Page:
Malawi, just like other African countries, wants the outcome of the Paris climate change negotiations to be legally binding so that countries do not opt out of their duty to protect the earth and their people from the adverse effects of climate change, Minister of Natural Resources, Energy and Mining Bright Msaka has said.
Msaka who arrived in Paris on Saturday to attend the 21st Conference of Parties (COP21) to United Nations Framework Convention on Climate Change (UNFCCC) said this in an interview after a high level meeting of the African Ministerial Conference on the Environment (AMCEN).
“We want a climate agreement that will obligate of all us to do our part. We are all on this one planet hence we cannot all one country to spoil it for us,” he said.
Msaka added that the Paris outcome should not have any element of voluntarism as was the case with the Kyoto Protocol which many rich nations such as the USA refused to ratify.
“If we do not have a binding agreement, we may as well not have anything,” Msaka said.
The meeting was also a platform for ministers to get updates from the African Group of Negotiators (AGN) on the on-going negotiations and also for the ministers to put forward their input and suggestions for the agreement.
According to Msaka, the insistence by Africa to have a legally binding document is because Africa bears the brunt of climate change even though its contributions to greenhouse gas emissions is insignificant. Those who pollute more seem not to be willing to do more to reduce greenhouse gas emissions.
Issues of finance and adaptation and loss and damage have dominated the COP21 negotiations, with Africa insisting that big polluters such as USA and others pay developing countries for causing climate change which has devastating effects on poor nations who have low capacity to respond and adapt to climate change effects.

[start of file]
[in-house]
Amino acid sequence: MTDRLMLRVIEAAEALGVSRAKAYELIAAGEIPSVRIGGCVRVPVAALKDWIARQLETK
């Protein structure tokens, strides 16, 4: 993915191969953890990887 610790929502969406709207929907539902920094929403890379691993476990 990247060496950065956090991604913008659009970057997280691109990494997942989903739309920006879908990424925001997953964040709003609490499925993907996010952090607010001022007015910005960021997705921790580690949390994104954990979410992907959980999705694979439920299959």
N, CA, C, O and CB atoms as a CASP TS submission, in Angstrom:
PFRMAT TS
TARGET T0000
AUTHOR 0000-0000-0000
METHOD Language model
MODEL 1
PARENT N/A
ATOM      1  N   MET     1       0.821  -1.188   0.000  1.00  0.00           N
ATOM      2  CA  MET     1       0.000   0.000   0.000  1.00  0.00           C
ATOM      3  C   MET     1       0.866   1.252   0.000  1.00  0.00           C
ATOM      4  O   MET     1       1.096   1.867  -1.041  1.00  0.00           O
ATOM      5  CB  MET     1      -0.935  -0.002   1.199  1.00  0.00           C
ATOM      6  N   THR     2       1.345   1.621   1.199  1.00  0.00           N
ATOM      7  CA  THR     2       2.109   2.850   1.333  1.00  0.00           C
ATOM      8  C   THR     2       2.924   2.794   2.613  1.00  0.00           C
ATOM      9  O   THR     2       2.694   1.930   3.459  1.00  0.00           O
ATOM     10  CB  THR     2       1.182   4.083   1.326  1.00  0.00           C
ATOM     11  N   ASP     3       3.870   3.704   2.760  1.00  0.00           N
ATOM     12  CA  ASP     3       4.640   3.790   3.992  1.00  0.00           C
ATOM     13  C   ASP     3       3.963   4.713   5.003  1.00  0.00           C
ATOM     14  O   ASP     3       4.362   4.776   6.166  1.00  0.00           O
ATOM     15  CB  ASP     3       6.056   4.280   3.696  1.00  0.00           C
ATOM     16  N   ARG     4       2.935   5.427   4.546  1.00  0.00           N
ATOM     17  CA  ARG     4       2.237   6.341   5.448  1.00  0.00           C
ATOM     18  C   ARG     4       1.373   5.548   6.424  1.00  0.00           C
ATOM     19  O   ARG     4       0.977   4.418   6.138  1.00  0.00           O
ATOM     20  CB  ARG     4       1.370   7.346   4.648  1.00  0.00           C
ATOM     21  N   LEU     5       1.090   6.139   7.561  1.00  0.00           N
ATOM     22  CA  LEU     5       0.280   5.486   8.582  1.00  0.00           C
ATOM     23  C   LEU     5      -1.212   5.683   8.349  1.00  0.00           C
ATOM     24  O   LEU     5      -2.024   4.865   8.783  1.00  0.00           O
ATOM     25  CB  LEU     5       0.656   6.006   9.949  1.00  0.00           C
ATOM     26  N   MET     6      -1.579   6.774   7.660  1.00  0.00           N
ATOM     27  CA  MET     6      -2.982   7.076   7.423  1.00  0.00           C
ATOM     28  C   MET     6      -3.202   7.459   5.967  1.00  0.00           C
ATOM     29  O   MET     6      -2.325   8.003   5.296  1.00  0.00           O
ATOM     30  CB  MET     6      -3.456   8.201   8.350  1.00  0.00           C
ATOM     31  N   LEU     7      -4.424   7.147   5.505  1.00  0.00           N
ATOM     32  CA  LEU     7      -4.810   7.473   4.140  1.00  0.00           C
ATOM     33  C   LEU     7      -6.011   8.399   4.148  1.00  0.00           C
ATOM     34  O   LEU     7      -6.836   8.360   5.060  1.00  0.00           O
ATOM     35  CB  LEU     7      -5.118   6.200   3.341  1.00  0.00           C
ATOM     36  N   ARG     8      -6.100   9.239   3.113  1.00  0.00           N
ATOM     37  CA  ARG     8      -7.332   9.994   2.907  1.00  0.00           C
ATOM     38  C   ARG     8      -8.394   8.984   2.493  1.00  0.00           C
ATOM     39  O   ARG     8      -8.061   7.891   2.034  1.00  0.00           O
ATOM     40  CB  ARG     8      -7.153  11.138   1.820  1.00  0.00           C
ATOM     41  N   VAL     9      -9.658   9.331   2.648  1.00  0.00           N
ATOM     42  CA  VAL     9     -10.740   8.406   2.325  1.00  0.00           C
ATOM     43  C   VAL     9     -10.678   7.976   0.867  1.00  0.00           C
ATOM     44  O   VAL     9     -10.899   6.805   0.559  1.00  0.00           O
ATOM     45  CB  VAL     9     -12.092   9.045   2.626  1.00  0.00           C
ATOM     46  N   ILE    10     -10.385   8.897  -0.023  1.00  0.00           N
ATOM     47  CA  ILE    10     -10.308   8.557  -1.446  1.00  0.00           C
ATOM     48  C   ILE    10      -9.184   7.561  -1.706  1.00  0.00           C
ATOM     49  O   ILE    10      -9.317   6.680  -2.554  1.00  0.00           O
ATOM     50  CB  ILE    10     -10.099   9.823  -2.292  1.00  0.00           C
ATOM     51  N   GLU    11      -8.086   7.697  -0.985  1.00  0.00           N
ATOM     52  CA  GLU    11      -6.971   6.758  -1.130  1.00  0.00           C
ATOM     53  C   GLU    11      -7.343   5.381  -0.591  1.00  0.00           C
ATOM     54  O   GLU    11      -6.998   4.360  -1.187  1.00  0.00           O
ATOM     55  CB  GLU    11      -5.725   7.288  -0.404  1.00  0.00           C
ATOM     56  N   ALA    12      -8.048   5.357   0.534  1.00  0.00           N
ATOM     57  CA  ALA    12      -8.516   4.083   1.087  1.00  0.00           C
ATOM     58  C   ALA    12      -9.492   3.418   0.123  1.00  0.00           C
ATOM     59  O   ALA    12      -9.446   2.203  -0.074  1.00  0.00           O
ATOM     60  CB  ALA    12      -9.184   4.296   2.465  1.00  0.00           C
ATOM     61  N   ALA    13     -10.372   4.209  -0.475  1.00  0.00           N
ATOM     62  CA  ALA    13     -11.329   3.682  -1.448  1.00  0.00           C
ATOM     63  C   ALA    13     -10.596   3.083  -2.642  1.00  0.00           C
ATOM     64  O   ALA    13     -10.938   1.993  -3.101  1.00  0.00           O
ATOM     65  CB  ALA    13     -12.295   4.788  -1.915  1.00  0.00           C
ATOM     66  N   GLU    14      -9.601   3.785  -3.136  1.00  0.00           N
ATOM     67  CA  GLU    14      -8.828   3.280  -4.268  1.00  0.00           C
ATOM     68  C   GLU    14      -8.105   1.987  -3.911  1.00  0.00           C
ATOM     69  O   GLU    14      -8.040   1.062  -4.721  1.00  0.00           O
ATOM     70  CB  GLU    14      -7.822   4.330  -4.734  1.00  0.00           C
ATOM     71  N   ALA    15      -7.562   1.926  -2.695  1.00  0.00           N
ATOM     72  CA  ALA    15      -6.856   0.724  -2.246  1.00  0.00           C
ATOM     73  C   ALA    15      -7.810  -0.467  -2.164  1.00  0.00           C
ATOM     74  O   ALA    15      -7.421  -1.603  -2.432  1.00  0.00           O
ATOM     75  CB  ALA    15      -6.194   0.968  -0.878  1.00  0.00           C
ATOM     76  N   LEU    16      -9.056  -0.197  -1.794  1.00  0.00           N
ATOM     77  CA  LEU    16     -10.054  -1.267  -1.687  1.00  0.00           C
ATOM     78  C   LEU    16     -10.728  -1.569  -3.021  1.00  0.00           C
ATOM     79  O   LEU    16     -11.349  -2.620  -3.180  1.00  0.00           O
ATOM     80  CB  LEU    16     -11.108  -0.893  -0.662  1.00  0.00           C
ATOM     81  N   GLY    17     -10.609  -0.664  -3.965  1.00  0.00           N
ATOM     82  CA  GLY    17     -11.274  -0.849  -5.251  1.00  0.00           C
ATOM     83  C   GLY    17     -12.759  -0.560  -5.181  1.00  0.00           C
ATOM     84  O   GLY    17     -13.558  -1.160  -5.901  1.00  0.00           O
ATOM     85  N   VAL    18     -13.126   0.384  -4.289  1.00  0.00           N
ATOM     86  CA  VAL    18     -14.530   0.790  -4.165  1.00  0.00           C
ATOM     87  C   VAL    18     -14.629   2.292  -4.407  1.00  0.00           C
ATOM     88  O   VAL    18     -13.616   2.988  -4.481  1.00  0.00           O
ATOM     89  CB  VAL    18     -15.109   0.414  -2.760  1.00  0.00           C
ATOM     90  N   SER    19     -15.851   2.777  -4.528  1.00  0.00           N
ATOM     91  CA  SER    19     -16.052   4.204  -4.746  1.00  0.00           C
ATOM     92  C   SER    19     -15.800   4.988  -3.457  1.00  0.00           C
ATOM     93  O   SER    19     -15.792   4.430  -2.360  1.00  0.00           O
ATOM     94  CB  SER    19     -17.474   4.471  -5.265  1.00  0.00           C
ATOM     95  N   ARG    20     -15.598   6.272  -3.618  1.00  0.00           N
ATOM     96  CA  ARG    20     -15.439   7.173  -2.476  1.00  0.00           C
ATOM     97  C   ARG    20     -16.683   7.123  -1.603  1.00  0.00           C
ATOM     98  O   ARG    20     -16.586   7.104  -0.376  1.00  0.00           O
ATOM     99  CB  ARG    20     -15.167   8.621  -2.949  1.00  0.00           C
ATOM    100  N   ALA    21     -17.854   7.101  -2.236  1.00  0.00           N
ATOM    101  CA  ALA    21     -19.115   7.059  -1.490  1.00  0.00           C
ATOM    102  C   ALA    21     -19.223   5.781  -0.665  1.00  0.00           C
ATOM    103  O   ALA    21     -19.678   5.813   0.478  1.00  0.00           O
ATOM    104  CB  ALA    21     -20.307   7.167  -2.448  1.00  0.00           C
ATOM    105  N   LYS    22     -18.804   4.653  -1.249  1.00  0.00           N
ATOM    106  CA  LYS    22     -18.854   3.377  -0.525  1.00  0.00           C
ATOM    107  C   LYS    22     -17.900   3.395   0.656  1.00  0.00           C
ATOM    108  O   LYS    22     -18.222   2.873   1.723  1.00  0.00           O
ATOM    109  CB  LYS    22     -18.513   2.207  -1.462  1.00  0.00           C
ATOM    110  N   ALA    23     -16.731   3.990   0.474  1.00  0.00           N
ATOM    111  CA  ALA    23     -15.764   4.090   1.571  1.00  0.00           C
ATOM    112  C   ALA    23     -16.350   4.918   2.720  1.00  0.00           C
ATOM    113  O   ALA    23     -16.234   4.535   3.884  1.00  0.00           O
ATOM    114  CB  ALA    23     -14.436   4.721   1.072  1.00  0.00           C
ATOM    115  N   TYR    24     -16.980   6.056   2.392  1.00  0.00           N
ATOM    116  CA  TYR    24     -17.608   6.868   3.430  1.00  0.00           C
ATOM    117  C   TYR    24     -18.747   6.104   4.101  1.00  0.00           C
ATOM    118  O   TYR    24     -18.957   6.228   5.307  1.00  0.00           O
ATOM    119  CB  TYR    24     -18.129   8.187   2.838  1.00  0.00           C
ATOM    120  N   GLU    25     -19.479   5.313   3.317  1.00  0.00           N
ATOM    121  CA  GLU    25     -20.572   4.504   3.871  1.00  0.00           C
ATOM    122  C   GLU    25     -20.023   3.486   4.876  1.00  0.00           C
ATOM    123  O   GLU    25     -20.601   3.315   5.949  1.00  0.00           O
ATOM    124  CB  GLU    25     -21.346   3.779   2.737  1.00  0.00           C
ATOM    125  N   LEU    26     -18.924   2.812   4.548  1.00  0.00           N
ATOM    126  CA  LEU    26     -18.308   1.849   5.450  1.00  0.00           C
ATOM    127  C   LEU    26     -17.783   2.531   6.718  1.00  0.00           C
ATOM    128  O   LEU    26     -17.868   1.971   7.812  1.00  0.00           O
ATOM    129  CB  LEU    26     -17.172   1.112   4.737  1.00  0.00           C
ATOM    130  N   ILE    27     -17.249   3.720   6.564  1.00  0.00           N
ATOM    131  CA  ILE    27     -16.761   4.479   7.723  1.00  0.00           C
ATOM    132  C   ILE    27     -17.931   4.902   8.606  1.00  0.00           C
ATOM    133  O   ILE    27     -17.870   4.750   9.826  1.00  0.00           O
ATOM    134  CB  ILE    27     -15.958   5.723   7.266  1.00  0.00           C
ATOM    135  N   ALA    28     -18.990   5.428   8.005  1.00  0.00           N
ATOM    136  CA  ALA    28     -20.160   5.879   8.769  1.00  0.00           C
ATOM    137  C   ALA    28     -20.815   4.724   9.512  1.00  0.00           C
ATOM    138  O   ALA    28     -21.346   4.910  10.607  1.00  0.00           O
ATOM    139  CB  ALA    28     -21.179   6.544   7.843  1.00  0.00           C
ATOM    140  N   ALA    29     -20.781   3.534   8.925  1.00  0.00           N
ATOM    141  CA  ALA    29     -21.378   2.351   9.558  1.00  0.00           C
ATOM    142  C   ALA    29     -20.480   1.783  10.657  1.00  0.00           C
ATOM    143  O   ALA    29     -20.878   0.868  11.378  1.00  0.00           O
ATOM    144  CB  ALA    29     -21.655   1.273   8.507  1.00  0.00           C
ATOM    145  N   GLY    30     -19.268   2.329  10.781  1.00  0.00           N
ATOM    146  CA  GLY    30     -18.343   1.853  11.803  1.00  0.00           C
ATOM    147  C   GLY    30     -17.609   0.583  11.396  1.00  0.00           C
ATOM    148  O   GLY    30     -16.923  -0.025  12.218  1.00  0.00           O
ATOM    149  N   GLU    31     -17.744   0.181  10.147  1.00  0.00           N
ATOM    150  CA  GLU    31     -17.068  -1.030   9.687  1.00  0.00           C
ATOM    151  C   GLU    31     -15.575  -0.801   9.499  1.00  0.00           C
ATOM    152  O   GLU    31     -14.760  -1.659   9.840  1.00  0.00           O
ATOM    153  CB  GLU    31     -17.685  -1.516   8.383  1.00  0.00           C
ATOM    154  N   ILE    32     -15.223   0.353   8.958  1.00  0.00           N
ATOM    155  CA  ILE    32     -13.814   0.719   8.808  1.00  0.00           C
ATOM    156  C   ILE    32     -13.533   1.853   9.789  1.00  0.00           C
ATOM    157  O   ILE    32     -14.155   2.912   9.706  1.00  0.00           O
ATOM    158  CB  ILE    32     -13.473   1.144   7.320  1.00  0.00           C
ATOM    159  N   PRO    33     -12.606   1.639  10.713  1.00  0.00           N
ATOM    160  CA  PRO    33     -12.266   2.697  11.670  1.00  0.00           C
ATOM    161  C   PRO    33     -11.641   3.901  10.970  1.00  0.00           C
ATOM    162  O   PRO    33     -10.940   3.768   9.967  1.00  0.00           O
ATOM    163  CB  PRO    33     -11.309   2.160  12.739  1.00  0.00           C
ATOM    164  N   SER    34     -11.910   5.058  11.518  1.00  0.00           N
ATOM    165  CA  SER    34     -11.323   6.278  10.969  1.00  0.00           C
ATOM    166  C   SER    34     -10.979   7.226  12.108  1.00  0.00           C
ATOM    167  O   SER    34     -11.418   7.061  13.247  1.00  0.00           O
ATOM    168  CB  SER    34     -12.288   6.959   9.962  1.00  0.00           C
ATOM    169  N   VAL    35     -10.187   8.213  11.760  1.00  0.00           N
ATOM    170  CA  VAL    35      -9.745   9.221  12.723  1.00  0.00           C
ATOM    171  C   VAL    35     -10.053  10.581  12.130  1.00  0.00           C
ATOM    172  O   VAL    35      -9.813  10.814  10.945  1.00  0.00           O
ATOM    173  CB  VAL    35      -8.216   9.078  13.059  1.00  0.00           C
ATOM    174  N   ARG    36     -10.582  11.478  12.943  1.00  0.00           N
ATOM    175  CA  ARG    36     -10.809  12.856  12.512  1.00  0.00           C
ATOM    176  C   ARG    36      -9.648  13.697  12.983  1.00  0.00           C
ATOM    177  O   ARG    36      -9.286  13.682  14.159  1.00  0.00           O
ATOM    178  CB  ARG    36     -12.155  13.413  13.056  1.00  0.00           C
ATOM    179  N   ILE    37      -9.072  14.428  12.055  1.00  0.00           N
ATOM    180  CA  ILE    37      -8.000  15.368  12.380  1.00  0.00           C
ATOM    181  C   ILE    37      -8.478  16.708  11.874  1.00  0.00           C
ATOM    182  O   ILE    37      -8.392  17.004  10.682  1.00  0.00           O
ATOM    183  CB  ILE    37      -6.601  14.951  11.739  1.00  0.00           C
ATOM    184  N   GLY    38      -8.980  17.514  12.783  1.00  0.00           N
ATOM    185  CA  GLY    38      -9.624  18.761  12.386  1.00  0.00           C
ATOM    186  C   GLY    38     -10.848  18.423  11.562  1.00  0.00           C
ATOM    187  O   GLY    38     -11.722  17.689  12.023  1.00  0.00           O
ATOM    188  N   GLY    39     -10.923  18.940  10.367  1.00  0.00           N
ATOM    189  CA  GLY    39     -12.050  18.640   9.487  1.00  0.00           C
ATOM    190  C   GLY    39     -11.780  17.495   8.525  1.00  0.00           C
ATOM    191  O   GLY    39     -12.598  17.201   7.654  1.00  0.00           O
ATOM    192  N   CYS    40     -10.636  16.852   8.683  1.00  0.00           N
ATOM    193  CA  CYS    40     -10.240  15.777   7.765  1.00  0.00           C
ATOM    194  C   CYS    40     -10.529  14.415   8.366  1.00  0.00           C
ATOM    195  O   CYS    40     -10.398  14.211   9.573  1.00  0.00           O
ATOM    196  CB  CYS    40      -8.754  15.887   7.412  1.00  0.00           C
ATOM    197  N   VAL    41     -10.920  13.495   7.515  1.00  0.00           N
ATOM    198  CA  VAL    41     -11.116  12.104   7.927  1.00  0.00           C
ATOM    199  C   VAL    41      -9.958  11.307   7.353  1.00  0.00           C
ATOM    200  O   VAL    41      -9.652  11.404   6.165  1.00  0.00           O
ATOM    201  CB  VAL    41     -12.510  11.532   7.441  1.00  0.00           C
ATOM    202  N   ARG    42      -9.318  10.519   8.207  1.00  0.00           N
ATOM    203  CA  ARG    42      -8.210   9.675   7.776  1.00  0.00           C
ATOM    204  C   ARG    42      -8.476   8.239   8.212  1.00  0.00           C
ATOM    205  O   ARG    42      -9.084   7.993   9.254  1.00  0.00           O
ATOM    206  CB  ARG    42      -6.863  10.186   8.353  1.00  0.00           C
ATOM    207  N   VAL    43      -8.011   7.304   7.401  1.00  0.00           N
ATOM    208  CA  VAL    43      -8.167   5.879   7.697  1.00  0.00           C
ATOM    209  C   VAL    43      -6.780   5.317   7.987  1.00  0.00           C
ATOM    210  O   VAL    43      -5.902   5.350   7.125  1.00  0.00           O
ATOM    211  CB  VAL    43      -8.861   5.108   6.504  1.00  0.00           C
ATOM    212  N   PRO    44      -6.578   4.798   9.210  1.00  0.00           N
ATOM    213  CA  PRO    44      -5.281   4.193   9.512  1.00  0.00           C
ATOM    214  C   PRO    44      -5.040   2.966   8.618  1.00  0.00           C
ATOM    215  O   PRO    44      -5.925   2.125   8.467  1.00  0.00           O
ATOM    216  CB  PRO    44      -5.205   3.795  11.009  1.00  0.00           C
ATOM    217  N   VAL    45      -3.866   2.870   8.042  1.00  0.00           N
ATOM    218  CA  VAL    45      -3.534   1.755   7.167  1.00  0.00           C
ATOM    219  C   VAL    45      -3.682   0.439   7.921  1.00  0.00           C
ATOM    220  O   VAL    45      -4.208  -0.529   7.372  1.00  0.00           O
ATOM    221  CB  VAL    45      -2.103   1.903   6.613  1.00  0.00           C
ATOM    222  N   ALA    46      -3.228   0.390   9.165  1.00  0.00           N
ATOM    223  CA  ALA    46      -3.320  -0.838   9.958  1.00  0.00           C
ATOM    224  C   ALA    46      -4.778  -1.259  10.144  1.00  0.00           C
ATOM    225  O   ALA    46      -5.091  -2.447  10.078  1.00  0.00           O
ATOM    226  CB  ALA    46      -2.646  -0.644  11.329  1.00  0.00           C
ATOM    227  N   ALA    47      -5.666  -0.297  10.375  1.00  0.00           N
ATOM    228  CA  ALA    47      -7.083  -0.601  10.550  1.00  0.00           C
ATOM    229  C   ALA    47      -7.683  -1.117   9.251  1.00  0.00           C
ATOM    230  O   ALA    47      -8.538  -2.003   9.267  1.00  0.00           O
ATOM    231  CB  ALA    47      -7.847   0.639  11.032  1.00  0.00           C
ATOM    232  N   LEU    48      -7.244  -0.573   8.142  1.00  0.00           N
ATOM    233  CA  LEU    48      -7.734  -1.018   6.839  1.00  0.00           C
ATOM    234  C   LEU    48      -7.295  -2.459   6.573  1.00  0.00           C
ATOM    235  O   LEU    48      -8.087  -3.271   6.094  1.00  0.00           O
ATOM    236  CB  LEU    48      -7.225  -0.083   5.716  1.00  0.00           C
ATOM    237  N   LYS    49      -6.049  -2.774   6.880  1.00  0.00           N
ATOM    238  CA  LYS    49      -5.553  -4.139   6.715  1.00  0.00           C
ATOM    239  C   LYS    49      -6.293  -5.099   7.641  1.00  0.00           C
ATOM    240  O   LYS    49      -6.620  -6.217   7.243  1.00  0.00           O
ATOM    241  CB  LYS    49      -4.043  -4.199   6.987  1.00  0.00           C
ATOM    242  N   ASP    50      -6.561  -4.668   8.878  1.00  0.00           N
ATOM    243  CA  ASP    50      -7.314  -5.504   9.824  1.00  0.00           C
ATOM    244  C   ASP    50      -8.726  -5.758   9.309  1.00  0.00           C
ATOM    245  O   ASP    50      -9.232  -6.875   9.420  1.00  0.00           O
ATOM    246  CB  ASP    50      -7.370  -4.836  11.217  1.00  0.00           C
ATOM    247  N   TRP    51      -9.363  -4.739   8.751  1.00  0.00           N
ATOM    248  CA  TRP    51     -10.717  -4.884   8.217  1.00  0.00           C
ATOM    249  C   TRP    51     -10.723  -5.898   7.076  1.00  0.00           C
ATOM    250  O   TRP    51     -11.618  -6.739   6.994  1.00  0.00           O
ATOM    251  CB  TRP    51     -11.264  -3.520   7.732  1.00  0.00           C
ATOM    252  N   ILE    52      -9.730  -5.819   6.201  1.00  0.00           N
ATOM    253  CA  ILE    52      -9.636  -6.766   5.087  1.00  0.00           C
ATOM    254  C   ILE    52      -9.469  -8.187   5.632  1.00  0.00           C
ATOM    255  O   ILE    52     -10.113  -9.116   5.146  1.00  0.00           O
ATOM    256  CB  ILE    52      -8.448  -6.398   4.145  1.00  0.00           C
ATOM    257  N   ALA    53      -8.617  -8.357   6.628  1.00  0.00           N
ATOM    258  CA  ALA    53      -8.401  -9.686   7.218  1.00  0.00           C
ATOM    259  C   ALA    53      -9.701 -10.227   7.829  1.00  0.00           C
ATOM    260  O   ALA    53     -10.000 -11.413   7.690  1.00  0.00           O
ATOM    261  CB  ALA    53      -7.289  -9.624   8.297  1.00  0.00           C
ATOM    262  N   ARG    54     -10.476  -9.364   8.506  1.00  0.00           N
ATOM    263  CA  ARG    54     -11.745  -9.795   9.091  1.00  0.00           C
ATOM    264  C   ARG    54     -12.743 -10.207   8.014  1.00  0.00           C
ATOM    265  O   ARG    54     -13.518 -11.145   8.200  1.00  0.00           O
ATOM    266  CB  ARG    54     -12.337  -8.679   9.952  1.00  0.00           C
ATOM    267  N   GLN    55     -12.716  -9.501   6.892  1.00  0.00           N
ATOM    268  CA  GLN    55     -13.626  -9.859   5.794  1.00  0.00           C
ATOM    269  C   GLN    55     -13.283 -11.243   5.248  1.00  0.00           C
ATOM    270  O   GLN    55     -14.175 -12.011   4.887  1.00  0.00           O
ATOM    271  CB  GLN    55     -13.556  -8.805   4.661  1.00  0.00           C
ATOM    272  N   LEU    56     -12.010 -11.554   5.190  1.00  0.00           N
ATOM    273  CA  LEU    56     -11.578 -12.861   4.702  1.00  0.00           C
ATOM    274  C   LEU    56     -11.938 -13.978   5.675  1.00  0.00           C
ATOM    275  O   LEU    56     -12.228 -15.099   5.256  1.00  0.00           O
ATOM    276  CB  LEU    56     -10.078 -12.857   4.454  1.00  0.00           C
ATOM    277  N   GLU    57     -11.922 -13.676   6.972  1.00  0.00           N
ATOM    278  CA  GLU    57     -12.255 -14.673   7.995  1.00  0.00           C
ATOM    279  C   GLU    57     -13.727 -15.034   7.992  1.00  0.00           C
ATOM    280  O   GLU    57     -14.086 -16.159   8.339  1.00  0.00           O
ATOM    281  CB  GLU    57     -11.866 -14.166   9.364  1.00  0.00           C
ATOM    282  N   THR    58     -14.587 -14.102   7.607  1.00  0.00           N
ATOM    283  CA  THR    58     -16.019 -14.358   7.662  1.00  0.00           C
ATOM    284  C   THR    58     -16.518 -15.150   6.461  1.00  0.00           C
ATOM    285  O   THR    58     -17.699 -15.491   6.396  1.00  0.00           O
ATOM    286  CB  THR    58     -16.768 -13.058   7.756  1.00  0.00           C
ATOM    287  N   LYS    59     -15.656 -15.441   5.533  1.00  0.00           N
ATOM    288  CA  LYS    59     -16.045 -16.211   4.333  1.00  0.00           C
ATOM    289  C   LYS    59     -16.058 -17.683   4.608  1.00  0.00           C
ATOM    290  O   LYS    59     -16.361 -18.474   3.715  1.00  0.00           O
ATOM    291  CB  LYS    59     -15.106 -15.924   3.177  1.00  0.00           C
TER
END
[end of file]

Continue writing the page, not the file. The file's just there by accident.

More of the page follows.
In his speech to the ministers, United Nations Secretary General Ban Ki-moon, said though Climate Change is just one of the 17 Sustainable Development Goals (SDGs), failure to address it properly will result in failure to implement the other 16 goals.
“It is critically important that we have a vision implemented in Paris. Africa is particularly vulnerable to the effects of climate change. Much of its economy depends on a climate-sensitive natural resource base, including rain-fed subsistence agriculture. This is an area of great opportunity for adaptation and mitigation,” Ki-moon said.
Ki-moon commended Africa’s commitment to speaking with one voice in the negotiations.
“I strongly encourage you to continue to do so. United, you are a powerful bloc of 54 nations, and your interests will be better served,” he said.
The conference which started on November 30 with a high powered delegation of 150 world leaders, is expected to come up with an ambitious deal that is binding, equitable, just and fair to all by Friday when the conference ends.